Finally, as I noted in the Q413 Arete Insights, many institutions are turning to their best active managers for advice. Realizing that many existing relationships are no longer fit for purpose, these institutions are leveraging expertise where they find it. It is easy for individual and small institutional investors to follow this lead by asking their active managers to share their insights into the investment landscape.
In conclusion, advisory services can be extremely important in managing one’s financial affairs; nobody is arguing that they aren't. The price of such services is in question, however, and poses the distinct threat of gradual but persistent erosion of wealth. Indeed, the Economist stated the case clearly in a recent briefing on fund management: "Good advice is certainly worth something ... but an investor should not pay 1% to 1.5% a year to an adviser."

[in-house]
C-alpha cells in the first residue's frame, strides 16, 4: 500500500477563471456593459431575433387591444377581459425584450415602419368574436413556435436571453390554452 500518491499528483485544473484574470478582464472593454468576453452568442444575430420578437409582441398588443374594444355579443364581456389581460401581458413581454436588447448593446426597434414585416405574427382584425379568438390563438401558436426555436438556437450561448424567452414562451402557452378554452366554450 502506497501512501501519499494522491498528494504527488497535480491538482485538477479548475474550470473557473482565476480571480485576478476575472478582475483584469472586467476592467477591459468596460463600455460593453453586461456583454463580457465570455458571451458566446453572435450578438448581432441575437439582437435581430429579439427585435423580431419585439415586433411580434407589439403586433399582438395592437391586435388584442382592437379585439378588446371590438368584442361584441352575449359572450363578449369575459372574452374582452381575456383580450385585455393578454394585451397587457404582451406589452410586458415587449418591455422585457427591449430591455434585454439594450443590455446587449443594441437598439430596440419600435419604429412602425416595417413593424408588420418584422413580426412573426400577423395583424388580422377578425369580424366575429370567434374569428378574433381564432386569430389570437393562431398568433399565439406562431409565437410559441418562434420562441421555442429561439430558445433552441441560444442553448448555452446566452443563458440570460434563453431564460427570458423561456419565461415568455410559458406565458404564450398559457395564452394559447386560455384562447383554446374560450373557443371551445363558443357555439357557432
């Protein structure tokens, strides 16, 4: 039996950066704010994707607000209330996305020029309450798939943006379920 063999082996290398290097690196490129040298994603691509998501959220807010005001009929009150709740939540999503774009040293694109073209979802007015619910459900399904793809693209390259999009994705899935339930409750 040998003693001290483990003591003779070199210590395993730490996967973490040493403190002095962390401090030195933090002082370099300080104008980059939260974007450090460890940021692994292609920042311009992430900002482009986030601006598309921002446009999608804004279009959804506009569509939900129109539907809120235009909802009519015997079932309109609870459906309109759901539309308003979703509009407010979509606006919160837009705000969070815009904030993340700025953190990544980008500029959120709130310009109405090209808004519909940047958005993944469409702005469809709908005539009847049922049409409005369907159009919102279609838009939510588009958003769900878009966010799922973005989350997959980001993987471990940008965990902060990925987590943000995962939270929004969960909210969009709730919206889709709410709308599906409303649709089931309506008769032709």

Fresh on the heels of tax season and extending through some of the most pleasant weather of the year, proxy voting can seem like an ill-fated endeavor. Mounds of dense material add insult to injury and can challenge even the most industrious shareholders.
There are rewards for going through the proxy materials though. One is that the proxy statement reveals a great deal about the primacy of interests of the board and often of management too. As such, it is like a code book that can be used to decipher hidden messages in the company’s financial statements and other communications.